1 – The leveling power of the World Wide Web
2 – Cloud computing
3 – Service-oriented architecture
4 – The gathering SCORM (Sharable Content Object Reference Model)
5 – Telepresence and anytime, anywhere education
6 – 21st-century learning
He wants to know “What is over-stated? What is not hyped enough? And what is missing?”
I suppose that depends on what is meant by having an impact.
If these technologies are supposed to change classroom practice and student learning, then the answer is maybe number one is not hyped enough. The rest, however, are totally irrelevant to the discussion of instructional technology.
Actually, the whole article sounds like a sales pitch for the big edtech vendors, which is not surprising since it was adapted from a presentation at the Oracle World conference.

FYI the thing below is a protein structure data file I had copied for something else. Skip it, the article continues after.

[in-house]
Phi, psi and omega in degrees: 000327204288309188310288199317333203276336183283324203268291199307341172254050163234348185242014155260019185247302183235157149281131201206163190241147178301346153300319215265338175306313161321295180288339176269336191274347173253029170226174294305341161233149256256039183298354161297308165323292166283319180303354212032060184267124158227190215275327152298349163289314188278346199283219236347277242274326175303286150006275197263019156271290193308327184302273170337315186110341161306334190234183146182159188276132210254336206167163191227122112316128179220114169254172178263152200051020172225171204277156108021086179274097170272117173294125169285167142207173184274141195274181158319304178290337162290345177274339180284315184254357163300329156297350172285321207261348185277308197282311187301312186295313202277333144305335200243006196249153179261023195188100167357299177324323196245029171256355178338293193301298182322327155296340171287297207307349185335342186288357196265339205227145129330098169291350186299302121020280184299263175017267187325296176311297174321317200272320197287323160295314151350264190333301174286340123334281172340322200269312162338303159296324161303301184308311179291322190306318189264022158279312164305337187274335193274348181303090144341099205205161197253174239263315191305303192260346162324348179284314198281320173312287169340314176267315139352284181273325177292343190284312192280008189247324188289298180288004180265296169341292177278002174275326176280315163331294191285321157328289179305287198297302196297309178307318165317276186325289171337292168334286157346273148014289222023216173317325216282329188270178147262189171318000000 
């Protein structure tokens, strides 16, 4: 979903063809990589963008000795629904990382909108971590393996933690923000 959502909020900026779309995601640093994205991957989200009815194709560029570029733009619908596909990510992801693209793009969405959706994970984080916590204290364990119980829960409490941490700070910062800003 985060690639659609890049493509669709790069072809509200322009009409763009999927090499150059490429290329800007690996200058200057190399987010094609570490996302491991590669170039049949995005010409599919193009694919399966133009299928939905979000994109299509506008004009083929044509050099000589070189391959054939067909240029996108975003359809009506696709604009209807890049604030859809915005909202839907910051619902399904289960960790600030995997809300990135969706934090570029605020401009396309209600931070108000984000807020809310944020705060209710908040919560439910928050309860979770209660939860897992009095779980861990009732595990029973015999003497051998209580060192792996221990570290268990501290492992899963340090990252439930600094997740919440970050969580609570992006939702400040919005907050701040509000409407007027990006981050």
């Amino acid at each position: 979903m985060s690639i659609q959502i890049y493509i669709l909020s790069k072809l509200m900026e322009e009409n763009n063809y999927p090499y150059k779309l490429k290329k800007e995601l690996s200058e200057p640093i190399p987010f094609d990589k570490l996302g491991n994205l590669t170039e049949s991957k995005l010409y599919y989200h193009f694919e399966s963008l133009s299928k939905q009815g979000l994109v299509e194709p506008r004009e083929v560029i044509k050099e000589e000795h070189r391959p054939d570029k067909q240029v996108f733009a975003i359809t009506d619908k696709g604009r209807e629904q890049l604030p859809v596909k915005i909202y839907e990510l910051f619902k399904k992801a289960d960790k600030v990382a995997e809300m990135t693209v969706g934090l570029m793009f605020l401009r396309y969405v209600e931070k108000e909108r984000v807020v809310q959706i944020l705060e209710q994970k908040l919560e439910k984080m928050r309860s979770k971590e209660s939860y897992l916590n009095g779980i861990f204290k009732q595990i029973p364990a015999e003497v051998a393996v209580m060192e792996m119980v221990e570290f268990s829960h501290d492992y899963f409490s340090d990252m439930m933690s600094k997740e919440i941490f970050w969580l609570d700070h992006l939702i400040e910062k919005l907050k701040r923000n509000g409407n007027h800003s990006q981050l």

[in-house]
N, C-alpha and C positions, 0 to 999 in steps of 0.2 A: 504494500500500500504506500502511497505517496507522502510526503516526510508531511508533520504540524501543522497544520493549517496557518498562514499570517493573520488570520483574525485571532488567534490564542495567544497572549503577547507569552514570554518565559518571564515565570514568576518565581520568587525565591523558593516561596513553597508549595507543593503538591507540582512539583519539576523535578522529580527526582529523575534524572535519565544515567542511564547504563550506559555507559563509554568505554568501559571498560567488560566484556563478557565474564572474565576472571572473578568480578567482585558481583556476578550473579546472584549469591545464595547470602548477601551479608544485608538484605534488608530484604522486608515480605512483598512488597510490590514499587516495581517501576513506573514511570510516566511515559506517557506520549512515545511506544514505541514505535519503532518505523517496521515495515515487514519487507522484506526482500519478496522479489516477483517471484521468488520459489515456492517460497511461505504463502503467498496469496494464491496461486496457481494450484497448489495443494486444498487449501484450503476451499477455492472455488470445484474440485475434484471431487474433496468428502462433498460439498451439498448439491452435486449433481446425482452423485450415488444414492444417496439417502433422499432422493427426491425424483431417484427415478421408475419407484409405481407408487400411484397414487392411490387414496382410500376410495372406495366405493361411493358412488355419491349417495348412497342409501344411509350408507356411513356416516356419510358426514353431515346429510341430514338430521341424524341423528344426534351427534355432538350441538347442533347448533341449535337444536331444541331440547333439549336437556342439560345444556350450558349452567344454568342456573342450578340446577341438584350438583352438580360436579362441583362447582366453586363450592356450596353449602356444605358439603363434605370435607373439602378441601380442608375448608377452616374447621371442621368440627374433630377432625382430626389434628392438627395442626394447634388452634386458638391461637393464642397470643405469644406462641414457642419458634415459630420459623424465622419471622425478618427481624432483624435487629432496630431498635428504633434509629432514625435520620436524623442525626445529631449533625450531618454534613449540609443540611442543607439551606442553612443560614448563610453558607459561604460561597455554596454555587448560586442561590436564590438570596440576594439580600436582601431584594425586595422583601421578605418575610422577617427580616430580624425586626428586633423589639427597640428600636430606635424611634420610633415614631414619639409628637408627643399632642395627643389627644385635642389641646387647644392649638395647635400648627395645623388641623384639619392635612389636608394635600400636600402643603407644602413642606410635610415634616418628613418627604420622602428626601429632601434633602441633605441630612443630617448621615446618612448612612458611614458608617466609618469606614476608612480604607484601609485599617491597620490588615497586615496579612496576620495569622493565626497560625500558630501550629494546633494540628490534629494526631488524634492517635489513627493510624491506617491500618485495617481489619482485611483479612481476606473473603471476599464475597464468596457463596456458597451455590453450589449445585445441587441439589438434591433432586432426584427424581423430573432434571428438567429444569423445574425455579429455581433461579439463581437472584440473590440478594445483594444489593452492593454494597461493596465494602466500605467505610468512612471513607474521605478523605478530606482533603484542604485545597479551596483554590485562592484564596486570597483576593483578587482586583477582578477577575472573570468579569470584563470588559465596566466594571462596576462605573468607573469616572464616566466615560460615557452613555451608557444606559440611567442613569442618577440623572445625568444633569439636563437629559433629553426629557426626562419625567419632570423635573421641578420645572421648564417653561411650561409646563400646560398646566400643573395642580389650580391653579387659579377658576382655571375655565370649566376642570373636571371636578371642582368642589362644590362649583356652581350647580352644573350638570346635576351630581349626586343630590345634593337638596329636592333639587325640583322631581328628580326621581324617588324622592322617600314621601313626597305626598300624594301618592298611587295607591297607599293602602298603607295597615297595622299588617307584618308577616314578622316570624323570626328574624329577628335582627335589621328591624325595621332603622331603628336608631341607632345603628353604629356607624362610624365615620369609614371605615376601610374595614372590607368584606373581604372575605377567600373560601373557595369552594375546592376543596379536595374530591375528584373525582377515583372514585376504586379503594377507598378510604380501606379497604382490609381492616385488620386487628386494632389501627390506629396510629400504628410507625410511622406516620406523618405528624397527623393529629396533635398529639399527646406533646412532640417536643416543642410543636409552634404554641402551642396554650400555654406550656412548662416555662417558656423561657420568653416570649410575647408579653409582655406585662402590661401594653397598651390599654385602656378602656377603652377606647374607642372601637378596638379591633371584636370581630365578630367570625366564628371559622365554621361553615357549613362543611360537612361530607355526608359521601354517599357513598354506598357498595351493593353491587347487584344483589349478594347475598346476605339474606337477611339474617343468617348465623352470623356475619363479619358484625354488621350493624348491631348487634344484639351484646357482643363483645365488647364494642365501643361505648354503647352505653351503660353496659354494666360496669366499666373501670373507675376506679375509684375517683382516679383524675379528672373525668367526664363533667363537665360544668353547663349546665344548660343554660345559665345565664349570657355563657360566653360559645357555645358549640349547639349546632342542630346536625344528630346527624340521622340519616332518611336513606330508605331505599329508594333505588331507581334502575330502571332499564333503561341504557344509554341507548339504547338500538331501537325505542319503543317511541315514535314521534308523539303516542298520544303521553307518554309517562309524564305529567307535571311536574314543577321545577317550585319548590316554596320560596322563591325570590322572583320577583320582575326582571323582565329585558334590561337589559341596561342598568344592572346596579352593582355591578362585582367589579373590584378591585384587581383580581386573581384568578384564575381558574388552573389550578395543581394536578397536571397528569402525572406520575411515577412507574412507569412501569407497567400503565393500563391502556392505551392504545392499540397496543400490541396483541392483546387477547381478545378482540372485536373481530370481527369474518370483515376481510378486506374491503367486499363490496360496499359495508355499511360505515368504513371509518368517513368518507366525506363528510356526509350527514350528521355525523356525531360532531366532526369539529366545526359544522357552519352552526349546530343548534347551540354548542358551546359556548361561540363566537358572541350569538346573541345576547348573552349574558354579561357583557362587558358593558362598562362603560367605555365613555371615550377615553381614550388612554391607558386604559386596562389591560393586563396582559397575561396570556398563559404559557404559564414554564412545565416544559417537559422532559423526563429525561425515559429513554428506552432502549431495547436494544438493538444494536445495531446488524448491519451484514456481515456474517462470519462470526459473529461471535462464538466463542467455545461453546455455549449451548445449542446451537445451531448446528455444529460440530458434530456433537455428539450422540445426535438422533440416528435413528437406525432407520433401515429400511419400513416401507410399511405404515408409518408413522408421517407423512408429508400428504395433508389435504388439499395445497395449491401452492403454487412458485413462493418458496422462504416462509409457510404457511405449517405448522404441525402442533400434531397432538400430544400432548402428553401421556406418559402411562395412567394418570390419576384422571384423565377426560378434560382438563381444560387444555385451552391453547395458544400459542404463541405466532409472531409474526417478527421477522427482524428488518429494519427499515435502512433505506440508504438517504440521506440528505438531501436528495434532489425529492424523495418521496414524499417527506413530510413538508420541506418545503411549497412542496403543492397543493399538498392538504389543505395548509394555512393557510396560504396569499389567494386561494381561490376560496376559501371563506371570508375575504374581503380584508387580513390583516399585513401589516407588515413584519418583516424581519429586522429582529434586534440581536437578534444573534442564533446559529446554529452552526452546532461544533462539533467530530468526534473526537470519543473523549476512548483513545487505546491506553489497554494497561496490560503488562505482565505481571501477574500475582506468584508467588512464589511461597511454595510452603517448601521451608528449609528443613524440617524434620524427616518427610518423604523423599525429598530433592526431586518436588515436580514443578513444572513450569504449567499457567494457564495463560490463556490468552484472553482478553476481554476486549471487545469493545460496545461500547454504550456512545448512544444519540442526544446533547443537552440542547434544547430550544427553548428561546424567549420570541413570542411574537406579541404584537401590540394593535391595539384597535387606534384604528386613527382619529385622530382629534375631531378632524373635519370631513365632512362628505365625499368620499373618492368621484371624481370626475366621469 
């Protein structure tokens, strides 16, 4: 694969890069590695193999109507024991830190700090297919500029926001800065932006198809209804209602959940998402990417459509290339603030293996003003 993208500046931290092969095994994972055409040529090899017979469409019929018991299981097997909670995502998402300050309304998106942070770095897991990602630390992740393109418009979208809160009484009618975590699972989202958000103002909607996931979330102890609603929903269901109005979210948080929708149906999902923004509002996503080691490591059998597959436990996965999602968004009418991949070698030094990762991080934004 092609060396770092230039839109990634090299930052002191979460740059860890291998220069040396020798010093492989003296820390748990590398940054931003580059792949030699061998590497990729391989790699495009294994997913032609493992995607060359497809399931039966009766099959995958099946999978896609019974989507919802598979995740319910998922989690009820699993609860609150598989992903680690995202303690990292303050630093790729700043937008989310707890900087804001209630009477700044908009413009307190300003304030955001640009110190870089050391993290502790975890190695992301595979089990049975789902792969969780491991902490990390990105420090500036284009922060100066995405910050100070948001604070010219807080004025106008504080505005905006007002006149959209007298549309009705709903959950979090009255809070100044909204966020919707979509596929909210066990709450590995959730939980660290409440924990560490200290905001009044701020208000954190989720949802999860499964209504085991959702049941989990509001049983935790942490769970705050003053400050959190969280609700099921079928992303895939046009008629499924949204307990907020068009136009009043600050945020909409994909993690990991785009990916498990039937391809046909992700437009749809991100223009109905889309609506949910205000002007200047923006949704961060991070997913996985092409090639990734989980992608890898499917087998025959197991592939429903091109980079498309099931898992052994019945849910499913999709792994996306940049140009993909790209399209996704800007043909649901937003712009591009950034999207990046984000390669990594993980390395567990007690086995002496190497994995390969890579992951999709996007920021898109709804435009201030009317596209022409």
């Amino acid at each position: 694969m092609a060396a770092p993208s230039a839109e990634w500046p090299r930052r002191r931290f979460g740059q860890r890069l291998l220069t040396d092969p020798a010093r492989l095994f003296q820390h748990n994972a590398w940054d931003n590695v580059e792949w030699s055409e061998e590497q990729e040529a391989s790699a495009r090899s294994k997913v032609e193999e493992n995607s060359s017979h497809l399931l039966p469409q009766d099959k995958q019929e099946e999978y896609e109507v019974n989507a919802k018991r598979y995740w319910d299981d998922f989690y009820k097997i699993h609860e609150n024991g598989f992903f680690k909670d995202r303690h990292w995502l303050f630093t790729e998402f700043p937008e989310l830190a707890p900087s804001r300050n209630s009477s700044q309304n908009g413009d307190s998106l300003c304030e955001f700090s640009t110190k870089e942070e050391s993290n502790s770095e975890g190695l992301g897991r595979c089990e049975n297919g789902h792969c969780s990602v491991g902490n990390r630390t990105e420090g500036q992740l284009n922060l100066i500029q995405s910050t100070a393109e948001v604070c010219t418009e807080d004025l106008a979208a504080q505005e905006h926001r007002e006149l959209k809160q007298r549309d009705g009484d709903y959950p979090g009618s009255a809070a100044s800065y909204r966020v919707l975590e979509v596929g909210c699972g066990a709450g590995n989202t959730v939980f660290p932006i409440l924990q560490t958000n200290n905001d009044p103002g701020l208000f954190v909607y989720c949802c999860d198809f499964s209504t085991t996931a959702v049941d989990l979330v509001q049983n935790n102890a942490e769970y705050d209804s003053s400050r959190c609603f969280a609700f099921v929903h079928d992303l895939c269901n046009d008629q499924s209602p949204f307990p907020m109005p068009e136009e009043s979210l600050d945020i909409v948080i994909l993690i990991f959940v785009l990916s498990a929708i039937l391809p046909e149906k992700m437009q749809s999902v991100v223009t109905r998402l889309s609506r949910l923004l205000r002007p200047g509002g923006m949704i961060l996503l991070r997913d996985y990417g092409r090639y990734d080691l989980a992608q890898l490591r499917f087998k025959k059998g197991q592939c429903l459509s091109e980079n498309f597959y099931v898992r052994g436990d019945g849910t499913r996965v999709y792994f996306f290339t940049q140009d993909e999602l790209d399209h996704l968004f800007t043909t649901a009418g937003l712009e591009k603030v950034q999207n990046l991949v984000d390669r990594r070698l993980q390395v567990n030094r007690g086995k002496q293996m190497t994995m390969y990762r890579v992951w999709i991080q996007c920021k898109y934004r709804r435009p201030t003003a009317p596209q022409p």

I would be more enthusiastic about the first trend if he didn’t use the founders of YouTube as an example of the “democratization” of the web.
Putting together a video sharing site that went from nothing to a billion dollar buy out in just over a year is a remarkable story. But it says very little about how that “leveling power” can be used for teaching and learning.
As to that last one, 21st-century learning, the speaker is referring to a list of skills outlined by the Partnership for 21st Century Skills.
Information and communication skills;
Thinking and problem-solving skills;
Interpersonal and self-direction skills;
Financial, economic, and business skills; and
That’s a great list, and it certainly should be the foundation of the basic curriculum for all students. But it’s not an “edtech trend”.
So, what’s missing? In this article, pretty much anything directly relating to technology for teaching and learning in American K12 schools during 2007.
So much for forecasting trends.